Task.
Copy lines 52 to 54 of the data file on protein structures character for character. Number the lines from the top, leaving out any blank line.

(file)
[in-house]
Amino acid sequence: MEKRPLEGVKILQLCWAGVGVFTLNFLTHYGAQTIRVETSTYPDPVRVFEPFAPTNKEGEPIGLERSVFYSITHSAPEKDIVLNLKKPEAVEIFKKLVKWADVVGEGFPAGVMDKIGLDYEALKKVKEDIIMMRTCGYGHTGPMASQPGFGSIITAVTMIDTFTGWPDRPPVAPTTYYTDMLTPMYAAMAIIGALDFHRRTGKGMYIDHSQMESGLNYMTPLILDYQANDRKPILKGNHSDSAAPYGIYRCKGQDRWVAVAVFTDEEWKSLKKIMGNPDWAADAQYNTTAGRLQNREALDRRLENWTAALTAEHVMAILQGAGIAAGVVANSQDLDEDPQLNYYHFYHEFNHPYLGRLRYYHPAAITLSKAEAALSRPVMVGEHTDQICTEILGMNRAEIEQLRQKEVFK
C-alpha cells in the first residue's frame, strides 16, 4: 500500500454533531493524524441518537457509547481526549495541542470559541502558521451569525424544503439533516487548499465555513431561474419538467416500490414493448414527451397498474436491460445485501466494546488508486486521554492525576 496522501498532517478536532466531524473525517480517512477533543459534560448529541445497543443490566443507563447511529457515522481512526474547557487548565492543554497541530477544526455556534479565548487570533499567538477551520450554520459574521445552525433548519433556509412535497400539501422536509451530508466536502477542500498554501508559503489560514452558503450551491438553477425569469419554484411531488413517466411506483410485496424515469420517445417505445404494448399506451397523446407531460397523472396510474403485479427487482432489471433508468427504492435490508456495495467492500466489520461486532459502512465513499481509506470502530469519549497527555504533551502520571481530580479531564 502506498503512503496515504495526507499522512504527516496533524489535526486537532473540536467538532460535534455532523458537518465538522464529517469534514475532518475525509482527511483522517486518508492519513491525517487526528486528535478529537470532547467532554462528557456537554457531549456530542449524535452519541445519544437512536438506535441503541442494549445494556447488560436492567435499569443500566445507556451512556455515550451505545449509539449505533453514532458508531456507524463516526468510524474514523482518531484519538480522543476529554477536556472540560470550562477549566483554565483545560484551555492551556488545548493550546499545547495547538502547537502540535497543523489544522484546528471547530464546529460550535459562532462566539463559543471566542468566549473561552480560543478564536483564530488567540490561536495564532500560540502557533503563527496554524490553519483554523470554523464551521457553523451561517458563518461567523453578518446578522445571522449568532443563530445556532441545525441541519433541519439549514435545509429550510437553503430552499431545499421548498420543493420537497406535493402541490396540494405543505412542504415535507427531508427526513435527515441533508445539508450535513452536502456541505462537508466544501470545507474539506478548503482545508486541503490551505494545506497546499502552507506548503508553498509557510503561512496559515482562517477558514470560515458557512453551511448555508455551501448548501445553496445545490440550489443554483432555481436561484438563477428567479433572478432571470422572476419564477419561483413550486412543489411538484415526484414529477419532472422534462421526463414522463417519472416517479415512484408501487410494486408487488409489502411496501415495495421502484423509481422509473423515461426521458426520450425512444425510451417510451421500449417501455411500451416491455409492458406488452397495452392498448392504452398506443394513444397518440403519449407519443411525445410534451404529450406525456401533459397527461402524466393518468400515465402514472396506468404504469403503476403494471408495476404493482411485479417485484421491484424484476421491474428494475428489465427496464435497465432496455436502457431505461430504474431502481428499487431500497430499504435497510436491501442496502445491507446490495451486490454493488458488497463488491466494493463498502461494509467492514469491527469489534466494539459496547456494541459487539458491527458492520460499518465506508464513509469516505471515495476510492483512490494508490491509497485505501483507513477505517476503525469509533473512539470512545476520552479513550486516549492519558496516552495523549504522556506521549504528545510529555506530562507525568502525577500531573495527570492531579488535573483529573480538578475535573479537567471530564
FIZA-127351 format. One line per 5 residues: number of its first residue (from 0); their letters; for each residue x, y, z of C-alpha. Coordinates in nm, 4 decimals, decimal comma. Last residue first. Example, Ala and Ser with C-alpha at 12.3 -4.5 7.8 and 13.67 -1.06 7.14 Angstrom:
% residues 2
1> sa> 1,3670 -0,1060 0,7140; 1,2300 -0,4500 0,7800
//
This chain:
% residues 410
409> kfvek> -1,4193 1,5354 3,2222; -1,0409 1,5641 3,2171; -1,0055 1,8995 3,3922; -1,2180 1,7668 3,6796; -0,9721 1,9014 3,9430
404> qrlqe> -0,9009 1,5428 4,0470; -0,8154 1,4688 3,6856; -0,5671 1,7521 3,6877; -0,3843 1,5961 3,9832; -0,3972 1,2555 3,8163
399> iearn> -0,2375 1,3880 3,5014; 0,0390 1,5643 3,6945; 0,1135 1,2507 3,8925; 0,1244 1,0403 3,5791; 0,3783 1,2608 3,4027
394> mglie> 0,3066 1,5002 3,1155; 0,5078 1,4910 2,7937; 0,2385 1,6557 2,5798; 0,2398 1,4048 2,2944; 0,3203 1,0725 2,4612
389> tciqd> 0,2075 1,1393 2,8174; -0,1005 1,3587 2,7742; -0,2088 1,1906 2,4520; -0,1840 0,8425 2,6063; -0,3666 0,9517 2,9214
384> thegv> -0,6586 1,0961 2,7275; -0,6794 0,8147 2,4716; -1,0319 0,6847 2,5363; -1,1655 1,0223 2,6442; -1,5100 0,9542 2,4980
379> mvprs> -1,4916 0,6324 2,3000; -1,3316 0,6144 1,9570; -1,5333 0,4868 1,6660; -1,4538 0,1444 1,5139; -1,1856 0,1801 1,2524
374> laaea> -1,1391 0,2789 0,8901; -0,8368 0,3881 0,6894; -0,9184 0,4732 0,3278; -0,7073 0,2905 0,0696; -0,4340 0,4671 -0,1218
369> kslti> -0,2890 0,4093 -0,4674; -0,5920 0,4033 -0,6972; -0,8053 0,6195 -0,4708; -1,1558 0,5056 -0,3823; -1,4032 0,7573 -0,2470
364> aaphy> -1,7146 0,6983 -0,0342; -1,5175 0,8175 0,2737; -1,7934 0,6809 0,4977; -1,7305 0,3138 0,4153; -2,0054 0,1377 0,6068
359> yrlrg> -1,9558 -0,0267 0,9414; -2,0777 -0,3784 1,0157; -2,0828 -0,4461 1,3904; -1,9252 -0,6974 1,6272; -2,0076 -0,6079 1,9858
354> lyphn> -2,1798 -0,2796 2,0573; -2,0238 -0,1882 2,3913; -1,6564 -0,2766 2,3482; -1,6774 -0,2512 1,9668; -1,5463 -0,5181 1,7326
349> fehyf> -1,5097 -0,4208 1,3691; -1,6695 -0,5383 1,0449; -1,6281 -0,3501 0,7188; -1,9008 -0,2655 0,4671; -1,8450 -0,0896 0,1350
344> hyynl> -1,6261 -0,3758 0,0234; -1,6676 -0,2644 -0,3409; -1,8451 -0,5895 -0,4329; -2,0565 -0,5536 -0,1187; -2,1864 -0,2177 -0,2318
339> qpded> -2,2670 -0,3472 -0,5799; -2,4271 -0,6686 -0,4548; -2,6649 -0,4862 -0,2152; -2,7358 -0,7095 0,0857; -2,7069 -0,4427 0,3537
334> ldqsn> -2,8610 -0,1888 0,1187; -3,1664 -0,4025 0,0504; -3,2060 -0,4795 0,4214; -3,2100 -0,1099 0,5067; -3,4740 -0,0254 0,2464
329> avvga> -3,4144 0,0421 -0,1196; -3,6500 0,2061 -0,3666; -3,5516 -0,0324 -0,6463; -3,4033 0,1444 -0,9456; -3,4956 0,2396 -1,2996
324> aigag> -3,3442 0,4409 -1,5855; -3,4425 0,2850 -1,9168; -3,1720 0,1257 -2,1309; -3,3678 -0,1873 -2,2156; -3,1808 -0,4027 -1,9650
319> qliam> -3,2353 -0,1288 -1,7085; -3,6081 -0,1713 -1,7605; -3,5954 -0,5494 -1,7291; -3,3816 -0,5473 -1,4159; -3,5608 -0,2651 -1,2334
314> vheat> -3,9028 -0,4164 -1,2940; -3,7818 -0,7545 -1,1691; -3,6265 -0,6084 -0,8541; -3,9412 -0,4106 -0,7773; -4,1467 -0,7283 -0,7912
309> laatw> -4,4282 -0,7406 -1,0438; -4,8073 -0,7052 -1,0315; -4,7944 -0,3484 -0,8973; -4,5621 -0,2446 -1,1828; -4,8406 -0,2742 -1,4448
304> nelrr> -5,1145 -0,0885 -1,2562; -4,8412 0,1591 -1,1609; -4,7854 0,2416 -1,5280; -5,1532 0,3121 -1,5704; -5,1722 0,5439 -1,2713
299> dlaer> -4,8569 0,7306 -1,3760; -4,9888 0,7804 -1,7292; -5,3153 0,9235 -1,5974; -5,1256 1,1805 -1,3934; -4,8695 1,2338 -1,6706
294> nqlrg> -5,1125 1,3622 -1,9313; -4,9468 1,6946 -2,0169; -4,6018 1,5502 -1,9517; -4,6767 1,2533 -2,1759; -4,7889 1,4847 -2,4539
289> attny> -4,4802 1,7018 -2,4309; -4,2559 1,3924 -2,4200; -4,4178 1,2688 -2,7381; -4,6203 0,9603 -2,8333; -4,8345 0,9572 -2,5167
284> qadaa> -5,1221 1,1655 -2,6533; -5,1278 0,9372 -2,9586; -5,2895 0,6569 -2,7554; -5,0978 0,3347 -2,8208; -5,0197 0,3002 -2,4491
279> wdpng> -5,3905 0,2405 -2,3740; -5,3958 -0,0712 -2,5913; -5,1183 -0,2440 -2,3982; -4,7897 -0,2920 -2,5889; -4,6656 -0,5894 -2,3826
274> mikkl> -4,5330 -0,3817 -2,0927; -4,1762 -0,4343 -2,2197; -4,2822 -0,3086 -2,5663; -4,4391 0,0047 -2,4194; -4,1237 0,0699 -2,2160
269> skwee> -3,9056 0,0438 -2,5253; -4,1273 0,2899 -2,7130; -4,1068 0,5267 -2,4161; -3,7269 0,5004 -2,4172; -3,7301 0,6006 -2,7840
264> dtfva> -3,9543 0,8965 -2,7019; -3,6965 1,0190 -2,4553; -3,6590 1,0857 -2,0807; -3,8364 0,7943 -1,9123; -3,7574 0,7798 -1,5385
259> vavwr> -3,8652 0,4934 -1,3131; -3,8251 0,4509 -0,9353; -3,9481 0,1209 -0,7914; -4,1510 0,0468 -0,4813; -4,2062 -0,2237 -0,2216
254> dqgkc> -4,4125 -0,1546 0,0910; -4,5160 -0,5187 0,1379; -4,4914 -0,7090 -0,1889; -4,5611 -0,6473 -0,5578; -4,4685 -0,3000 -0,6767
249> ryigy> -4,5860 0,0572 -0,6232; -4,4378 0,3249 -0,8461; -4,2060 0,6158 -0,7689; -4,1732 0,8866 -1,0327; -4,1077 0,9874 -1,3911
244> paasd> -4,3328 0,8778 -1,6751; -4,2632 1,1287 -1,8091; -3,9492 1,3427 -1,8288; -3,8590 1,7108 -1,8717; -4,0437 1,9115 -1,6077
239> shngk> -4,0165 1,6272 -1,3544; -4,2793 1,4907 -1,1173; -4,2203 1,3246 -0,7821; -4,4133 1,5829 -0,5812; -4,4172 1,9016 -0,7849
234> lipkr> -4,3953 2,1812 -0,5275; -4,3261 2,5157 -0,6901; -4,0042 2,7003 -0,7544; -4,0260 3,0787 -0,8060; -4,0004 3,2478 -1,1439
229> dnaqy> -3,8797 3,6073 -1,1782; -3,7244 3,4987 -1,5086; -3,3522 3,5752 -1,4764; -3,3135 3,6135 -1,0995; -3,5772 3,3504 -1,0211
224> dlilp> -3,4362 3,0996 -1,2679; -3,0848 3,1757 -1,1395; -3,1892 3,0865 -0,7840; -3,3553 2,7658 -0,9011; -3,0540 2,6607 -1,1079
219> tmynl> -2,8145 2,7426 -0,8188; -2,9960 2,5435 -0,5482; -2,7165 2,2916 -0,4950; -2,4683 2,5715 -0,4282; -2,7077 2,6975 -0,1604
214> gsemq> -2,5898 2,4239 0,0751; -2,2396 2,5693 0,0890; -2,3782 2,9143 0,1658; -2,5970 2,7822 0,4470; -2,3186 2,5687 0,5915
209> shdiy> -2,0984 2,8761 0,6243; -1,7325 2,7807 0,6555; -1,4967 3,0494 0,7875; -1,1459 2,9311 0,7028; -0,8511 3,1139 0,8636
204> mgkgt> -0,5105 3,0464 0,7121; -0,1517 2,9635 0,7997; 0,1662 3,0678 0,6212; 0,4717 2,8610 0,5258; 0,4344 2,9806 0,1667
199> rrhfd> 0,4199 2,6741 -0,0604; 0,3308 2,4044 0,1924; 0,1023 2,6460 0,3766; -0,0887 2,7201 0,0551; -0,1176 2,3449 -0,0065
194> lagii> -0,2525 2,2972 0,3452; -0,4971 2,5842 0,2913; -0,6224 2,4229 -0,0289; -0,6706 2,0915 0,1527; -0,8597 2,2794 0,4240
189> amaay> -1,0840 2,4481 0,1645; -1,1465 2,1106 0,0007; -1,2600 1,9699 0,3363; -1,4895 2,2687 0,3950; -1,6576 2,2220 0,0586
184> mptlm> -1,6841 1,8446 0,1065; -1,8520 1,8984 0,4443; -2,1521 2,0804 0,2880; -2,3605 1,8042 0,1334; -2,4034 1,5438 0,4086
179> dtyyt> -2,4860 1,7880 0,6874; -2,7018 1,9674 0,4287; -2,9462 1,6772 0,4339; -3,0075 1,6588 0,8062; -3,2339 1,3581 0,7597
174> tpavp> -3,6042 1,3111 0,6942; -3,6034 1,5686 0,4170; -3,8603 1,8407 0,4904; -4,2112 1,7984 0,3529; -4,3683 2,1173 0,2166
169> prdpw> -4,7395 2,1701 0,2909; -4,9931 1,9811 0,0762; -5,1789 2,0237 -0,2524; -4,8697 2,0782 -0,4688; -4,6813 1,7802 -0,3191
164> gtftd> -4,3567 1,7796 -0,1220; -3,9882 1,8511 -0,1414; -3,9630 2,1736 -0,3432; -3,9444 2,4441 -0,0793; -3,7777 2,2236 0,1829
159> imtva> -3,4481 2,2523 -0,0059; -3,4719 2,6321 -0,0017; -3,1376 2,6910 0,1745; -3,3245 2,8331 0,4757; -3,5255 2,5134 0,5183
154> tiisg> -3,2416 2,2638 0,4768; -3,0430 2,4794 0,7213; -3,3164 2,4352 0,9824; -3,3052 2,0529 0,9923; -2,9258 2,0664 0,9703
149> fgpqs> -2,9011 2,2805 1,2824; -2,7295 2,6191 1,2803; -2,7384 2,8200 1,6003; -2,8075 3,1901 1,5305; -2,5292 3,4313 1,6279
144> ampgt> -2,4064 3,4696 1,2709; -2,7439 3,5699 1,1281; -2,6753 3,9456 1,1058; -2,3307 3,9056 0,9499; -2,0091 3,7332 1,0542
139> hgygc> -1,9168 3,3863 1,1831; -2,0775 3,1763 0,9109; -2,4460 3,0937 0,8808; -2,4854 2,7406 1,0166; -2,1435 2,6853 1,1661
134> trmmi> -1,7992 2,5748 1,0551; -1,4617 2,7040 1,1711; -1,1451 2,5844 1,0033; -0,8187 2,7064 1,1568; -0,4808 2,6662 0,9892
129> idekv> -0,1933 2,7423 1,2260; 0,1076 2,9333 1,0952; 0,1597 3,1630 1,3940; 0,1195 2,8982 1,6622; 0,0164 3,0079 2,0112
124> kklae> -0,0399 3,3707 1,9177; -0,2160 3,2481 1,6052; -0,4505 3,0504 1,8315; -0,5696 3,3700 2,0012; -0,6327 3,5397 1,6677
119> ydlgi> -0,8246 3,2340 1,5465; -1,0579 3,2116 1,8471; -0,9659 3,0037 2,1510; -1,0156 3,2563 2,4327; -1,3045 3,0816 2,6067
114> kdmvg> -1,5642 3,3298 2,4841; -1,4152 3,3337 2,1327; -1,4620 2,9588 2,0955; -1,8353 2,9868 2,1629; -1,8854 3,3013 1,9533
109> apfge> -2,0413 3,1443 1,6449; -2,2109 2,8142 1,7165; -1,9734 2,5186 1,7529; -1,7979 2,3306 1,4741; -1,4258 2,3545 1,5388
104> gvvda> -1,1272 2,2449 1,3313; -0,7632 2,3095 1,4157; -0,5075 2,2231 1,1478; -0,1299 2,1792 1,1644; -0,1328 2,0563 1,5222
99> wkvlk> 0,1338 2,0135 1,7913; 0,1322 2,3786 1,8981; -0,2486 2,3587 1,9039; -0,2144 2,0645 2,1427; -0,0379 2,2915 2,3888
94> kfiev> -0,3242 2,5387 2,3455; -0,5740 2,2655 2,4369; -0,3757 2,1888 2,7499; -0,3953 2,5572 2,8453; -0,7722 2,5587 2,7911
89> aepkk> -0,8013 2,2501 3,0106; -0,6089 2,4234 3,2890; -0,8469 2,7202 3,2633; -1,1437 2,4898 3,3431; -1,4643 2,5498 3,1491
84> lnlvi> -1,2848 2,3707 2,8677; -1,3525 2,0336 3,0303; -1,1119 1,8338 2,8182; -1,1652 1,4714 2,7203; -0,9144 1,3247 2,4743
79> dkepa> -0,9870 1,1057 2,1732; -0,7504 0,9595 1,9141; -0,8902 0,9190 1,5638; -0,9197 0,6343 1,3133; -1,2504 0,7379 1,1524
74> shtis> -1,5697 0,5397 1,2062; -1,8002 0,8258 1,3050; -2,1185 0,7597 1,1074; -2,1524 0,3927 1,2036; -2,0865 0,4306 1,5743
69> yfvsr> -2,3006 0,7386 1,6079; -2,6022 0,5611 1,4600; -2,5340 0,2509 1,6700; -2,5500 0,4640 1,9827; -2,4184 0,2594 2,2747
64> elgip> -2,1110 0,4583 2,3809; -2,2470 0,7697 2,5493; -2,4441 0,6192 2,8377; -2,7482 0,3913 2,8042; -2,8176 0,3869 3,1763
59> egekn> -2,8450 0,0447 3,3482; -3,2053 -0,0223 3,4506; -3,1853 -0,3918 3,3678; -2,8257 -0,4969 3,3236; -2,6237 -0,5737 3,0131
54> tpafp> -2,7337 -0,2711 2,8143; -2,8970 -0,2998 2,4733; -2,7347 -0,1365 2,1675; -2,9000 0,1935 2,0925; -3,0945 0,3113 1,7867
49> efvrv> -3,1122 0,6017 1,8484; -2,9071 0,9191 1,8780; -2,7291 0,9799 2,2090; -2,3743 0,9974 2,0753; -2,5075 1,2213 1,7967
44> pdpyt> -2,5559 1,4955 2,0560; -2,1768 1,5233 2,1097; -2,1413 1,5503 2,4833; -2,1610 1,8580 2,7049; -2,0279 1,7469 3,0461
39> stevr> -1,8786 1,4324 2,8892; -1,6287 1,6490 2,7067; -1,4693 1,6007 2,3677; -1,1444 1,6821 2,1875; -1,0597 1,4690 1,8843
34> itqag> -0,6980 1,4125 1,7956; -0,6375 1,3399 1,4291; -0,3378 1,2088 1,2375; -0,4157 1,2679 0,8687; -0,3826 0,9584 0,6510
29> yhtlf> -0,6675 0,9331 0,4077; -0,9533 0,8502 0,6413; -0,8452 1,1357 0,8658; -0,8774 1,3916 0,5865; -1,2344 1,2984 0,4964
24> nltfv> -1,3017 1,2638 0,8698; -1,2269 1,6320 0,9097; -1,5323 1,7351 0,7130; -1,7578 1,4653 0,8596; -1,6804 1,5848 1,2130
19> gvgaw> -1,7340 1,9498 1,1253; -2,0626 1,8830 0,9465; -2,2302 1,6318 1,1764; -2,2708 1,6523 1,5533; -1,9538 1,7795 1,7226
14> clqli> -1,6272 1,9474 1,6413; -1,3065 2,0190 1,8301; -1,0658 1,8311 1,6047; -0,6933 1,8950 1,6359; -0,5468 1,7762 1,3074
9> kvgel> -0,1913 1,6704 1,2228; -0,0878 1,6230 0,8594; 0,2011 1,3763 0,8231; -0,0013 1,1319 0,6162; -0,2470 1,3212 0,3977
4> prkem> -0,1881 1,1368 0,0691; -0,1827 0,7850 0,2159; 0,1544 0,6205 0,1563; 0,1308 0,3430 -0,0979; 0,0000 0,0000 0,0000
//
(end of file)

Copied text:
199> rrhfd> 0,4199 2,6741 -0,0604; 0,3308 2,4044 0,1924; 0,1023 2,6460 0,3766; -0,0887 2,7201 0,0551; -0,1176 2,3449 -0,0065
194> lagii> -0,2525 2,2972 0,3452; -0,4971 2,5842 0,2913; -0,6224 2,4229 -0,0289; -0,6706 2,0915 0,1527; -0,8597 2,2794 0,4240
189> amaay> -1,0840 2,4481 0,1645; -1,1465 2,1106 0,0007; -1,2600 1,9699 0,3363; -1,4895 2,2687 0,3950; -1,6576 2,2220 0,0586